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Lifestyle Characteristics in Women Carriers of BRCA Mutations: Results From an Italian Trial Cohort

Published:November 10, 2020DOI:https://doi.org/10.1016/j.clbc.2020.11.002

      Abstract

      Background

      Women with deleterious mutations in BRCA1/2 have a high lifetime penetrance of developing breast cancer and/or ovarian cancer. Genetic and/or environmental factors may influence BRCA penetrance, and identifying modifiable exposures might be valuable for prevention.

      Patients and Methods

      We implemented a multicenter prospective 2-arm (1:1) randomized controlled trial to investigate whether a Mediterranean dietary intervention with moderate protein restriction would reduce potential modulators of BRCA penetrance such as insulin-like growth factor 1 (IGF-1), body weight, and metabolic risk factors. We studied the baseline characteristics of women with BRCA-positive disease who joined the trial cohort, focusing on the relationships between selected lifestyle exposures, metabolic/anthropometric parameters, and BRCA-related cancer.

      Results

      A total of 502 women (304 with a previous diagnosis of breast cancer and/or ovarian cancer and 198 unaffected) with deleterious BRCA mutations, with or without a previous cancer, aged 18 to 70 years and without metastases were included. Late age at menarche and pregnancy were negatively associated with BRCA-related cancer, especially in women with BRCA1-positive disease. Higher fat mass and the presence of 4 or 5 metabolic risk factors were significantly associated with BRCA-related cancer (hazard ratio, 1.87, 95% confidence interval, 1.21-2.88; and hazard ratio, 1.87, 95% confidence interval, 1.11-3.19, respectively), with greater effect in BRCA2-positive women.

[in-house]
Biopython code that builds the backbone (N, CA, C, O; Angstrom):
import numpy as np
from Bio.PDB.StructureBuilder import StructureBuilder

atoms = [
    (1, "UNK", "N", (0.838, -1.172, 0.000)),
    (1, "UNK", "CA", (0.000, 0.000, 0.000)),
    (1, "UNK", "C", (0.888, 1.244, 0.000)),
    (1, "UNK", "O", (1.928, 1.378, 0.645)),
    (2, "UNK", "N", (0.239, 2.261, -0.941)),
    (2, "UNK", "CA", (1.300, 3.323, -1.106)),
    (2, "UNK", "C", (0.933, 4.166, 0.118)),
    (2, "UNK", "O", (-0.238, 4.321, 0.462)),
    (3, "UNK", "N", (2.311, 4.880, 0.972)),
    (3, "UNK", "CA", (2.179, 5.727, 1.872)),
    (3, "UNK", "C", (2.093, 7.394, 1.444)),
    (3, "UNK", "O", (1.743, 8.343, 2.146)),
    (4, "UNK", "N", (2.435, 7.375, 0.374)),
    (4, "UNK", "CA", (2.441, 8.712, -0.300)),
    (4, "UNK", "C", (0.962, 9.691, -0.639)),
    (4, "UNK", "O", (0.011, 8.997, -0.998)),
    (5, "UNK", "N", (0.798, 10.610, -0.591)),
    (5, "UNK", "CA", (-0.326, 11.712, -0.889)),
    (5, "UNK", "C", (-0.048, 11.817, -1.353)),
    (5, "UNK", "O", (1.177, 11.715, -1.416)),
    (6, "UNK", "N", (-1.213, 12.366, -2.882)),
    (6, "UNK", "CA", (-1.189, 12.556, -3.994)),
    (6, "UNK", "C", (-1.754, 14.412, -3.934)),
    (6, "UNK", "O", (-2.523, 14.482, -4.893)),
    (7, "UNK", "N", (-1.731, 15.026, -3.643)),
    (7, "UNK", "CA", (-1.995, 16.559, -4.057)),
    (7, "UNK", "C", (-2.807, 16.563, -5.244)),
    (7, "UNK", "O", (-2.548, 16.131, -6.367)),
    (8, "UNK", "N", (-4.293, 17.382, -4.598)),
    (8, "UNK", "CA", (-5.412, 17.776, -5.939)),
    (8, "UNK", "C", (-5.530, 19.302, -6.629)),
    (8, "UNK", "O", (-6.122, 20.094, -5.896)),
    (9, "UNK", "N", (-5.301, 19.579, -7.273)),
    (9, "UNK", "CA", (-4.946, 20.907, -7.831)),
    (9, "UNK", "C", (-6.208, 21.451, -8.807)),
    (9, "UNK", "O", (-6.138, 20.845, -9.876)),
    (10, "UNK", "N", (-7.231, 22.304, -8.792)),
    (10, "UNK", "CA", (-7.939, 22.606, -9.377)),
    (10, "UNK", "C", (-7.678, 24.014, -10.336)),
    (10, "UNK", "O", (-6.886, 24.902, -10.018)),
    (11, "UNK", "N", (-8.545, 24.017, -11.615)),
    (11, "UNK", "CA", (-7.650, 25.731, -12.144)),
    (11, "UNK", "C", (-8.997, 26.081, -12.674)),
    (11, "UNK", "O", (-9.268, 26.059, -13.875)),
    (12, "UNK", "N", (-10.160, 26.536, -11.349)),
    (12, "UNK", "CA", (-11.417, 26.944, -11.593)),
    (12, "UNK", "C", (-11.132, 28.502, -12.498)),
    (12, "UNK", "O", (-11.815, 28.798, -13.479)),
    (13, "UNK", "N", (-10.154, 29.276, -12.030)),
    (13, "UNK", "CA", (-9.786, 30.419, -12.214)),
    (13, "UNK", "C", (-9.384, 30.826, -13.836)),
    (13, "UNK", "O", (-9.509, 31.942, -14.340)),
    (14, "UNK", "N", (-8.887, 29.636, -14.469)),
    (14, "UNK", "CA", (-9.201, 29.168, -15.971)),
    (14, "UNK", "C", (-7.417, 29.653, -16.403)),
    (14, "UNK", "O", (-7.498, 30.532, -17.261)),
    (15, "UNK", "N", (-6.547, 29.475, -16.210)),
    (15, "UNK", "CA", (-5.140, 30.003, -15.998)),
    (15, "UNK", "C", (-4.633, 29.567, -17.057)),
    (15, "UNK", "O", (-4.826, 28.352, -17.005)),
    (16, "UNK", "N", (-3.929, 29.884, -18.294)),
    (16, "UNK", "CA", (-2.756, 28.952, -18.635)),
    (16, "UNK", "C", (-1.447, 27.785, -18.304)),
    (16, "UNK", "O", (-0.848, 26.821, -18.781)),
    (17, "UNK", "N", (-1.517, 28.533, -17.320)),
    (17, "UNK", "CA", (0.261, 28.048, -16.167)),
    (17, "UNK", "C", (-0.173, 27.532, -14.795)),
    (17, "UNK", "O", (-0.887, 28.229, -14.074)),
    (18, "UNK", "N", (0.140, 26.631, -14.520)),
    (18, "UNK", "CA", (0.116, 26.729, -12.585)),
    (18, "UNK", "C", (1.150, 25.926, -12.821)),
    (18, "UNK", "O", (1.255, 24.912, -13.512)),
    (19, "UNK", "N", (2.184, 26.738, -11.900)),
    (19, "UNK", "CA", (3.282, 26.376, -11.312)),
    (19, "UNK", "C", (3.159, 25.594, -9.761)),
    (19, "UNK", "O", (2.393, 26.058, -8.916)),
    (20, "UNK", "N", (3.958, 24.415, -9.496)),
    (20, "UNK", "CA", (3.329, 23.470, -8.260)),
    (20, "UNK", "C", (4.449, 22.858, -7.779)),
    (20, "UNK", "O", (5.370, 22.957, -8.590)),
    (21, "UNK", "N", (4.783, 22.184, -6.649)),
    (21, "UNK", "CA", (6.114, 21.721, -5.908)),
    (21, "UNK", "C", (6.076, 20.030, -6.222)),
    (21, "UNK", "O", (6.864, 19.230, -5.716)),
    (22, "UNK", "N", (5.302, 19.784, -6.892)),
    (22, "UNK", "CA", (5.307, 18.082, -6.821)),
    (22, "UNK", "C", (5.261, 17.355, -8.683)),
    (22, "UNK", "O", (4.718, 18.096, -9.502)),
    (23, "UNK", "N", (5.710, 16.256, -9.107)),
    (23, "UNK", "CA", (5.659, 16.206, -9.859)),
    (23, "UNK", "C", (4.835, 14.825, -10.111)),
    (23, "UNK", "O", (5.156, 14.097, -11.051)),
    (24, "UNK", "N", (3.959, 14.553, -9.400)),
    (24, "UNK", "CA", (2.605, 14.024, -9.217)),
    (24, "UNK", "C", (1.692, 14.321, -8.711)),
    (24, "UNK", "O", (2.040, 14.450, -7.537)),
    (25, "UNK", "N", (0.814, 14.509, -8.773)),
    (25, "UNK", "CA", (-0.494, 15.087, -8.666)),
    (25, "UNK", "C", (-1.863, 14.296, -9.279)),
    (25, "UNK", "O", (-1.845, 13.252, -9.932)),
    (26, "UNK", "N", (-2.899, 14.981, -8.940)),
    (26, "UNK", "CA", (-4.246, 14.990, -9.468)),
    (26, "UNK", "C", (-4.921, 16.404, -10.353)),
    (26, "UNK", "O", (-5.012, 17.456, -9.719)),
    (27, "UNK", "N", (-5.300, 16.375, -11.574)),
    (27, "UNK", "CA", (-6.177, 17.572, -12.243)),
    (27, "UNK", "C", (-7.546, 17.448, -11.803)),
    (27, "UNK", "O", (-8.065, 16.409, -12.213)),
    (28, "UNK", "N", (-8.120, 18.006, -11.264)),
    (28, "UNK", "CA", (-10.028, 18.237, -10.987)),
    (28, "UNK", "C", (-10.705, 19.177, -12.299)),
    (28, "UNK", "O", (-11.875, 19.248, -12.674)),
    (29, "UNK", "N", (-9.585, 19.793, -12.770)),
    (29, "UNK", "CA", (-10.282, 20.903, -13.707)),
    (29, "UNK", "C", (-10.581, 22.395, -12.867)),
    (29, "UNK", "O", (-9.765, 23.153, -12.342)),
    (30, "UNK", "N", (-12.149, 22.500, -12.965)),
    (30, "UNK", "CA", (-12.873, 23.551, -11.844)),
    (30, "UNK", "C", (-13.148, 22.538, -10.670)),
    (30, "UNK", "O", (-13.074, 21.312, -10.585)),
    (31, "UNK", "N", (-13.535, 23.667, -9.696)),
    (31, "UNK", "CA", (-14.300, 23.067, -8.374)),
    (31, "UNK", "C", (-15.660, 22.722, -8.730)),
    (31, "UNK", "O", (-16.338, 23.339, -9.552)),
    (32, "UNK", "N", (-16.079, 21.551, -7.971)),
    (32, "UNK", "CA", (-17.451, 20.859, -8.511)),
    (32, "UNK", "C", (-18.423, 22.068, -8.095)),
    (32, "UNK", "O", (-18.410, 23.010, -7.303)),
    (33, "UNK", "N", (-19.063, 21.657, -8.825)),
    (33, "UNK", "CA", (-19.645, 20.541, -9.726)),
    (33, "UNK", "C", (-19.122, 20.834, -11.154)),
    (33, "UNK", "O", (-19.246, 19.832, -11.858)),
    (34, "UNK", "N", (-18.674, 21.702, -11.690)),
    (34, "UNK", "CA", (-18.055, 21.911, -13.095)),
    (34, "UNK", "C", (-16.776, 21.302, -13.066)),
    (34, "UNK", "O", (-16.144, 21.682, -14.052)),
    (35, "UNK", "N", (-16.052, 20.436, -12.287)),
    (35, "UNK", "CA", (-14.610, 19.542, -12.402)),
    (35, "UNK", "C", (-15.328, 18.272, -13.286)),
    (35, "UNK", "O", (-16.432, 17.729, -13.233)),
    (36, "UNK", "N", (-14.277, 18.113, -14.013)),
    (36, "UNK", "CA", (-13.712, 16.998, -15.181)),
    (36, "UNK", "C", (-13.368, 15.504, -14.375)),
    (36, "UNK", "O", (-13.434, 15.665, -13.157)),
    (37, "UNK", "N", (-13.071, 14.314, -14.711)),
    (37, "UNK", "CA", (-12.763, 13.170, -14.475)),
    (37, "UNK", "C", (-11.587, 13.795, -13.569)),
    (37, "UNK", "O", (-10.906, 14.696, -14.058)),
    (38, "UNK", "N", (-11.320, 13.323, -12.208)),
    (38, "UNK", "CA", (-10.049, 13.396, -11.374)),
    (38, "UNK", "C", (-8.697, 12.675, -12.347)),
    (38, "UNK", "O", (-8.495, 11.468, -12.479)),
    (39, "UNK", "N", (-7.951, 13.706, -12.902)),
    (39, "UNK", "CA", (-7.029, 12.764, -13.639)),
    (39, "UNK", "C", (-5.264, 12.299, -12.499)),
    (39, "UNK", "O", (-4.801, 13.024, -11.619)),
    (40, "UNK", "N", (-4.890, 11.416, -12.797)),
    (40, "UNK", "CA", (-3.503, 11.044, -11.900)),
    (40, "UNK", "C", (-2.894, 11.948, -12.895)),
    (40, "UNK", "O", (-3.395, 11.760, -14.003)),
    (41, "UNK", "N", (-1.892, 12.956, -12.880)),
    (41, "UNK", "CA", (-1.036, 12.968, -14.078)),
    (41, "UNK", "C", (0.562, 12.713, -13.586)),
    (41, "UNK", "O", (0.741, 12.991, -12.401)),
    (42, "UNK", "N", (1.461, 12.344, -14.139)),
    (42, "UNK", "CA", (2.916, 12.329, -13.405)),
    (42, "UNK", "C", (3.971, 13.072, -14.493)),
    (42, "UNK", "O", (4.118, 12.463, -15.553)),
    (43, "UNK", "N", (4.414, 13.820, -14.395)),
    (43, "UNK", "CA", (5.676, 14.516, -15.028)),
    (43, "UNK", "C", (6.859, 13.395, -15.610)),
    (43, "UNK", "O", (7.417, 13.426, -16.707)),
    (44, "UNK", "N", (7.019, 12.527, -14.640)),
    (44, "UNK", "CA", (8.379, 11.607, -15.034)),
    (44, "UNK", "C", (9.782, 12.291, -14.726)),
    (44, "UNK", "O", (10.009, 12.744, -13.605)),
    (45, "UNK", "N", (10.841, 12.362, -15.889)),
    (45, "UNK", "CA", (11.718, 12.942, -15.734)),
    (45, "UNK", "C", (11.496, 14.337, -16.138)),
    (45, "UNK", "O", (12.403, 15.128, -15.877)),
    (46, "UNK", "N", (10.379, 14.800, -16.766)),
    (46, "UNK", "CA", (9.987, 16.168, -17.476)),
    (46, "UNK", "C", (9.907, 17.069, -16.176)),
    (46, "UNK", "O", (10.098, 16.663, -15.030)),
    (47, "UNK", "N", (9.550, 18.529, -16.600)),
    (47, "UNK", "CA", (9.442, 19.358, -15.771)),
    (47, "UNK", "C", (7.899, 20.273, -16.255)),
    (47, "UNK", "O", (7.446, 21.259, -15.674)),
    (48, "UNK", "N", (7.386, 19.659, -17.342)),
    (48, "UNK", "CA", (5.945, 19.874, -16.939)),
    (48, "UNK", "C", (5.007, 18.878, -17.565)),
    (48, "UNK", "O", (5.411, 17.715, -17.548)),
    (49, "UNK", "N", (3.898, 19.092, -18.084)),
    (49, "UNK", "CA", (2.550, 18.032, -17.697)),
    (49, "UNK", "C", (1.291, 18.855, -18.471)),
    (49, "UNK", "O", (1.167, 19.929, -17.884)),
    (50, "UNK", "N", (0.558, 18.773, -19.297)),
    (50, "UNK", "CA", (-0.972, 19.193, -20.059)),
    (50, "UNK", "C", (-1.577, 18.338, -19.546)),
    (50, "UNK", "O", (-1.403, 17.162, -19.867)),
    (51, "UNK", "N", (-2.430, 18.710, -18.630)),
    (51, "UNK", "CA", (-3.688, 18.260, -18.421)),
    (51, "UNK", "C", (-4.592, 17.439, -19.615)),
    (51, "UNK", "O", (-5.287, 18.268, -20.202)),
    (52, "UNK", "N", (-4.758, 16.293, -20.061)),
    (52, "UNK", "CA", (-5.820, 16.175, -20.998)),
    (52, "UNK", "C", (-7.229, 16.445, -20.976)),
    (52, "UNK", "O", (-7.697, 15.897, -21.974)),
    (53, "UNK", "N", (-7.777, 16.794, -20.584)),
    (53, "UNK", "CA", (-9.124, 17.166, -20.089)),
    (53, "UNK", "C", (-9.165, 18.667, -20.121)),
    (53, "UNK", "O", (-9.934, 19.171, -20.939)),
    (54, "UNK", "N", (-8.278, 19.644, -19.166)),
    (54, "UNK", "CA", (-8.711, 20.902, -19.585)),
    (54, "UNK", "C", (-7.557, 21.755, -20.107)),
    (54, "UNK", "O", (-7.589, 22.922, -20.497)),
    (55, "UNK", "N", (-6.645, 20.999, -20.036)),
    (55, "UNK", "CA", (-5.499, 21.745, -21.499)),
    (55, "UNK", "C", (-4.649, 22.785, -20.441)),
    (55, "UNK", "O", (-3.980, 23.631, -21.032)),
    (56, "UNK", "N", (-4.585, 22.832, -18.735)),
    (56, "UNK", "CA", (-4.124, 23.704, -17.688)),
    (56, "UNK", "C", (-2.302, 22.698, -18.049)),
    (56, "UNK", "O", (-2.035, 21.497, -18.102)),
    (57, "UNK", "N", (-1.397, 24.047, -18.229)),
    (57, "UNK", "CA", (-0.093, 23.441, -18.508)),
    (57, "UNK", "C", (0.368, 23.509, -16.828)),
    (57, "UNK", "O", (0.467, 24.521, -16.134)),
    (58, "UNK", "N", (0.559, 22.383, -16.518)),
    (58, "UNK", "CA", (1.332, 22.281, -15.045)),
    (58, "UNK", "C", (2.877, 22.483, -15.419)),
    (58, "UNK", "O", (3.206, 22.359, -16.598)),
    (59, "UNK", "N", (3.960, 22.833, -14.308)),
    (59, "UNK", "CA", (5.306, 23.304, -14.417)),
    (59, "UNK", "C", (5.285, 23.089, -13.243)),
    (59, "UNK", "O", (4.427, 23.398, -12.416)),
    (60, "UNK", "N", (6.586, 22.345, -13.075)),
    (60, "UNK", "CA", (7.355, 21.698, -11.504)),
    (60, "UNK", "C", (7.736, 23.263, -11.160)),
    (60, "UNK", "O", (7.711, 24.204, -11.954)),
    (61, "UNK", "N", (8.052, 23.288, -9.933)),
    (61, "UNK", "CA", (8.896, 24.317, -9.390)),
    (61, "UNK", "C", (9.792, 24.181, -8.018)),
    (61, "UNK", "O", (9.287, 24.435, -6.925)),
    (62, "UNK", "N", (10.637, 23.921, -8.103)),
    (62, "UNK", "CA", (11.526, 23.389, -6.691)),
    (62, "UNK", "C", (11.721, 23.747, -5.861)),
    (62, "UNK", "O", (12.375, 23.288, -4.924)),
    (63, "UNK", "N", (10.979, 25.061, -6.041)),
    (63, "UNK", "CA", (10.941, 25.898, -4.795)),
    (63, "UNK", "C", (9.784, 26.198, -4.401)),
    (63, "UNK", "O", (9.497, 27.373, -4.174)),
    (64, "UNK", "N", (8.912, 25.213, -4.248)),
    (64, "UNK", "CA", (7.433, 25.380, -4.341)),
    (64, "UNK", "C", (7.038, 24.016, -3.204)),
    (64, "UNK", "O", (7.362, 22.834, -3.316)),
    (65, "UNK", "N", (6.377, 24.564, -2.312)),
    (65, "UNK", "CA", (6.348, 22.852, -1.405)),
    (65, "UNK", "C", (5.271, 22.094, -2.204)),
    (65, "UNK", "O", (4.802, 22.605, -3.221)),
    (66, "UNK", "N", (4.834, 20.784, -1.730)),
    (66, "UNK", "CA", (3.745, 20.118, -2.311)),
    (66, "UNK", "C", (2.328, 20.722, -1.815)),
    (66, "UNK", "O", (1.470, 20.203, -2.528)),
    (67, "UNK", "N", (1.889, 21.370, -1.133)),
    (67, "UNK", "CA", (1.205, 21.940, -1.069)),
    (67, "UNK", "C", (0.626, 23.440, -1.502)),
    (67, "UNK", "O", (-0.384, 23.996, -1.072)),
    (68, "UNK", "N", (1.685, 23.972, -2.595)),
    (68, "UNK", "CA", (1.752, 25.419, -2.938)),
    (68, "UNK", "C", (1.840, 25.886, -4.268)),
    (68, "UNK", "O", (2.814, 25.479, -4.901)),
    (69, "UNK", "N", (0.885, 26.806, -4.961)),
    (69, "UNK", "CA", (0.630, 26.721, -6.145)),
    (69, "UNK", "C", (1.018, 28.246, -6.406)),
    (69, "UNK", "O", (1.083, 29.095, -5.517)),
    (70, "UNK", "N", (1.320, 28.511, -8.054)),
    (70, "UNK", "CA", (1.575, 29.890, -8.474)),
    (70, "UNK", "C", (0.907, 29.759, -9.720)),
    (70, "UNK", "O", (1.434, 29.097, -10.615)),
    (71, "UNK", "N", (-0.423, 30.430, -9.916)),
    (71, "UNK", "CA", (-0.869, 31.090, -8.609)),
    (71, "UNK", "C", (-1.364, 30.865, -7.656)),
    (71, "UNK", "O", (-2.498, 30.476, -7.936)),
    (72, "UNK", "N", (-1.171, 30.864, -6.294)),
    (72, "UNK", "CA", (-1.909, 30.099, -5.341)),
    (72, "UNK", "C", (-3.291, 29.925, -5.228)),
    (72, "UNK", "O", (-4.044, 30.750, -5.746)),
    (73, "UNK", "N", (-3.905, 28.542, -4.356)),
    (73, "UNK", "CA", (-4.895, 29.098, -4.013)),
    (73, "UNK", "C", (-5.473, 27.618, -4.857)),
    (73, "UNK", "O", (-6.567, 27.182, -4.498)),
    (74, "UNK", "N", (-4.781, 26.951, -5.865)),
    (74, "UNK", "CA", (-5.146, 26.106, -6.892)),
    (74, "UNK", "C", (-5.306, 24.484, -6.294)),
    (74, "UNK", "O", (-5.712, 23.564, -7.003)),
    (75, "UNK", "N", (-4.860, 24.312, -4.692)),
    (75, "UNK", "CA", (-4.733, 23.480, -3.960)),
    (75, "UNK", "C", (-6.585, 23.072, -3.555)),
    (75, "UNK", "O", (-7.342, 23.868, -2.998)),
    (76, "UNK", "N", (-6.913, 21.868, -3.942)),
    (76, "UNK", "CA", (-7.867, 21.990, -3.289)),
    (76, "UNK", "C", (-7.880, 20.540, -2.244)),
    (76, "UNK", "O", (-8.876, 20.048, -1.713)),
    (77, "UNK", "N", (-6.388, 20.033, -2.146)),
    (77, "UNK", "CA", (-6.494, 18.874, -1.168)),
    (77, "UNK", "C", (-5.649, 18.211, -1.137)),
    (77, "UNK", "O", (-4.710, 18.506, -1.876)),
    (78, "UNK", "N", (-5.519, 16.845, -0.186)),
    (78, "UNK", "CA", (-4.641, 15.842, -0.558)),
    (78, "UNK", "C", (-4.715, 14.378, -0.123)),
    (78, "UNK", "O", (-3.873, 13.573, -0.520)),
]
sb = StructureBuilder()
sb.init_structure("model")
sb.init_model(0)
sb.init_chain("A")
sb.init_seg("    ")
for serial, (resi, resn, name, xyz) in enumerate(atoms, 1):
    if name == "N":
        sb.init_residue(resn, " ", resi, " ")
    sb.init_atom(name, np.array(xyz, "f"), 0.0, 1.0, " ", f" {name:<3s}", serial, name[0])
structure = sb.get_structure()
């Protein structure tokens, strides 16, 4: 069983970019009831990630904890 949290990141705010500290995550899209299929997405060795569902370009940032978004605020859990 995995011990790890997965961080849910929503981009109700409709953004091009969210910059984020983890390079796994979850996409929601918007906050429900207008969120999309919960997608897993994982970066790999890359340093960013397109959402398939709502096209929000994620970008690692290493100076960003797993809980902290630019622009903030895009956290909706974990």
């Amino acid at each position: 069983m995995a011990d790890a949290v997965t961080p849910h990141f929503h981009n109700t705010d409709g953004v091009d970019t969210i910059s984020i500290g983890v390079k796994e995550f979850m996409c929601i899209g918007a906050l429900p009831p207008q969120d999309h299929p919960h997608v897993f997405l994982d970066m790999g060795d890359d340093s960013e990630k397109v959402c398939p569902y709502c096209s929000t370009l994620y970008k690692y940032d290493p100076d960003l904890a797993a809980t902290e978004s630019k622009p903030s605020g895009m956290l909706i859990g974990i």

Conclusions

      Our findings confirm previous observations about reproductive factors in women with BRCA disease and suggest a potential impact of metabolic factors in BRCA-related cancer. The prospective follow-up of the trial cohort will enable us to study the environmental modulators of BRCA penetrance and their impact in relation to the history of BRCA-related cancer. [ClinicalTrials.gov NCT03066856]

      Keywords

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